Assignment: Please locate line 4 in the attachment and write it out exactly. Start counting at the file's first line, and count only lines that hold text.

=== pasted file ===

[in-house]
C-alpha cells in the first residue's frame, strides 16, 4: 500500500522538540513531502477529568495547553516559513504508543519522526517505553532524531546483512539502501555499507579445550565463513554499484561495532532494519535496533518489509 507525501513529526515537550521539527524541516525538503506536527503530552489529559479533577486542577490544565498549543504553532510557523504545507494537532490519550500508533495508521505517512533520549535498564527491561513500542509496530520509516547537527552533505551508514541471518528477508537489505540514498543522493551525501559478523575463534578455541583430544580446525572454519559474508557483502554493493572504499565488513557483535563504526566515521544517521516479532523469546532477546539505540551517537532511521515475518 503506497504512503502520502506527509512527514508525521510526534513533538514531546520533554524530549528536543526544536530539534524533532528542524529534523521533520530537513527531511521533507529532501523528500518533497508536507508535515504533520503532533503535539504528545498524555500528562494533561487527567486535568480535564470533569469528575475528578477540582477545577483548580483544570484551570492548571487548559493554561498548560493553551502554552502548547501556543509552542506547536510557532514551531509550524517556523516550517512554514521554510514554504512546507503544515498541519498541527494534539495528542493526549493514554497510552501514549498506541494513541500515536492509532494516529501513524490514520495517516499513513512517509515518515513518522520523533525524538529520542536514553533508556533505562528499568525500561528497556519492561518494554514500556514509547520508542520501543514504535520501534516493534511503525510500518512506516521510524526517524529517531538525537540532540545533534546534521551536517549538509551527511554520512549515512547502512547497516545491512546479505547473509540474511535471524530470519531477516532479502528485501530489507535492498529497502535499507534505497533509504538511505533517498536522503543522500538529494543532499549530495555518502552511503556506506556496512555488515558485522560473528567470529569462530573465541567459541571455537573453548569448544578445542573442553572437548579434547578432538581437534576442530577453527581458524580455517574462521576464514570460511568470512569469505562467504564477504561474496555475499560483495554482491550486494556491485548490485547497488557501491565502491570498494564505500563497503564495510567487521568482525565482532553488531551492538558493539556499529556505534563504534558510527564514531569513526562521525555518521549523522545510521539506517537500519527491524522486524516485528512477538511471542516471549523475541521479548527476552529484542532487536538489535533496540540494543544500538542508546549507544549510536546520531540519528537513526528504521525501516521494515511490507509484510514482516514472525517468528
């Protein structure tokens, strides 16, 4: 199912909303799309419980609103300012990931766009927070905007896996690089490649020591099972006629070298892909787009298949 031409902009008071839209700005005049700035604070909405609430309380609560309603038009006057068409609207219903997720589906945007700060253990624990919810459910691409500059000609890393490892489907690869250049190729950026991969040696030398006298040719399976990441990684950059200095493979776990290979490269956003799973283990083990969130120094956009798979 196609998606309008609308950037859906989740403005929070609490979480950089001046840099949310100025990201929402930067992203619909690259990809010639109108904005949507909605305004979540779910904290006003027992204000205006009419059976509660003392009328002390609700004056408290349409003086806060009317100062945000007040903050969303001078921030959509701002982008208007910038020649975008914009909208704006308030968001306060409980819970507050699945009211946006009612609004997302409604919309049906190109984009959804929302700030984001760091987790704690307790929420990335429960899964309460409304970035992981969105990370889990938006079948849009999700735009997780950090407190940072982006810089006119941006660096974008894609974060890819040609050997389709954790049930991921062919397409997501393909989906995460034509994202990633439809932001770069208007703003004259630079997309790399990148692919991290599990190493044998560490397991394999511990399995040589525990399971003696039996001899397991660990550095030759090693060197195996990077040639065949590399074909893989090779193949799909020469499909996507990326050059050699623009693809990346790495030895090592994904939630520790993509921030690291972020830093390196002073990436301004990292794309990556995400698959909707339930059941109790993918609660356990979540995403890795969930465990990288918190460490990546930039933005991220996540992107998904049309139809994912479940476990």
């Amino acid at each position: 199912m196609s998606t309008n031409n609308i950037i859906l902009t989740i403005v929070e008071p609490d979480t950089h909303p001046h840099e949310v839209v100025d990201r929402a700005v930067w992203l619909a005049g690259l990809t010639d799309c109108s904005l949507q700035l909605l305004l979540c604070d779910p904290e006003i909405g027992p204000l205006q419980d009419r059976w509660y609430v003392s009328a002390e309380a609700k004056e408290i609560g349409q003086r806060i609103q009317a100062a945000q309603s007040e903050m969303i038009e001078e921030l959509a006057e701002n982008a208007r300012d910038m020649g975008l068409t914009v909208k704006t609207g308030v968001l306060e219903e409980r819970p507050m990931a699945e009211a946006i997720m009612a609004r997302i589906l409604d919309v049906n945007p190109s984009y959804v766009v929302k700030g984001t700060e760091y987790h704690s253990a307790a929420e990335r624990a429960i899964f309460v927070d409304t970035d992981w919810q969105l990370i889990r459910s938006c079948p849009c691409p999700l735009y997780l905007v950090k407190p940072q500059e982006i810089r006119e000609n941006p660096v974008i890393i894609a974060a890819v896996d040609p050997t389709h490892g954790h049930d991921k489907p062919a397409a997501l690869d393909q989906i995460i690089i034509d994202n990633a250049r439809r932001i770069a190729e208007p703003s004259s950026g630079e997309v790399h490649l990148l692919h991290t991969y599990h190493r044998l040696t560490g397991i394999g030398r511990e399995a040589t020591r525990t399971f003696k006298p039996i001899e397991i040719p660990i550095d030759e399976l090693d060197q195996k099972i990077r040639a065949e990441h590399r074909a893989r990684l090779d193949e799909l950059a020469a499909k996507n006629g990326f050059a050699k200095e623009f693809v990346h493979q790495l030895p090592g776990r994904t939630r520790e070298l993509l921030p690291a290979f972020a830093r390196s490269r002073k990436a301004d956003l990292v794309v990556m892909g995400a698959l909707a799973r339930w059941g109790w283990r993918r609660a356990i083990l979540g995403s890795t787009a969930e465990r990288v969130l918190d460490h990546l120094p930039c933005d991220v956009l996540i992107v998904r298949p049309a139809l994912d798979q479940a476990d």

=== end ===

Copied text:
């Amino acid at each position: 199912m196609s998606t309008n031409n609308i950037i859906l902009t989740i403005v929070e008071p609490d979480t950089h909303p001046h840099e949310v839209v100025d990201r929402a700005v930067w992203l619909a005049g690259l990809t010639d799309c109108s904005l949507q700035l909605l305004l979540c604070d779910p904290e006003i909405g027992p204000l205006q419980d009419r059976w509660y609430v003392s009328a002390e309380a609700k004056e408290i609560g349409q003086r806060i609103q009317a100062a945000q309603s007040e903050m969303i038009e001078e921030l959509a006057e701002n982008a208007r300012d910038m020649g975008l068409t914009v909208k704006t609207g308030v968001l306060e219903e409980r819970p507050m990931a699945e009211a946006i997720m009612a609004r997302i589906l409604d919309v049906n945007p190109s984009y959804v766009v929302k700030g984001t700060e760091y987790h704690s253990a307790a929420e990335r624990a429960i899964f309460v927070d409304t970035d992981w919810q969105l990370i889990r459910s938006c079948p849009c691409p999700l735009y997780l905007v950090k407190p940072q500059e982006i810089r006119e000609n941006p660096v974008i890393i894609a974060a890819v896996d040609p050997t389709h490892g954790h049930d991921k489907p062919a397409a997501l690869d393909q989906i995460i690089i034509d994202n990633a250049r439809r932001i770069a190729e208007p703003s004259s950026g630079e997309v790399h490649l990148l692919h991290t991969y599990h190493r044998l040696t560490g397991i394999g030398r511990e399995a040589t020591r525990t399971f003696k006298p039996i001899e397991i040719p660990i550095d030759e399976l090693d060197q195996k099972i990077r040639a065949e990441h590399r074909a893989r990684l090779d193949e799909l950059a020469a499909k996507n006629g990326f050059a050699k200095e623009f693809v990346h493979q790495l030895p090592g776990r994904t939630r520790e070298l993509l921030p690291a290979f972020a830093r390196s490269r002073k990436a301004d956003l990292v794309v990556m892909g995400a698959l909707a799973r339930w059941g109790w283990r993918r609660a356990i083990l979540g995403s890795t787009a969930e465990r990288v969130l918190d460490h990546l120094p930039c933005d991220v956009l996540i992107v998904r298949p049309a139809l994912d798979q479940a476990d």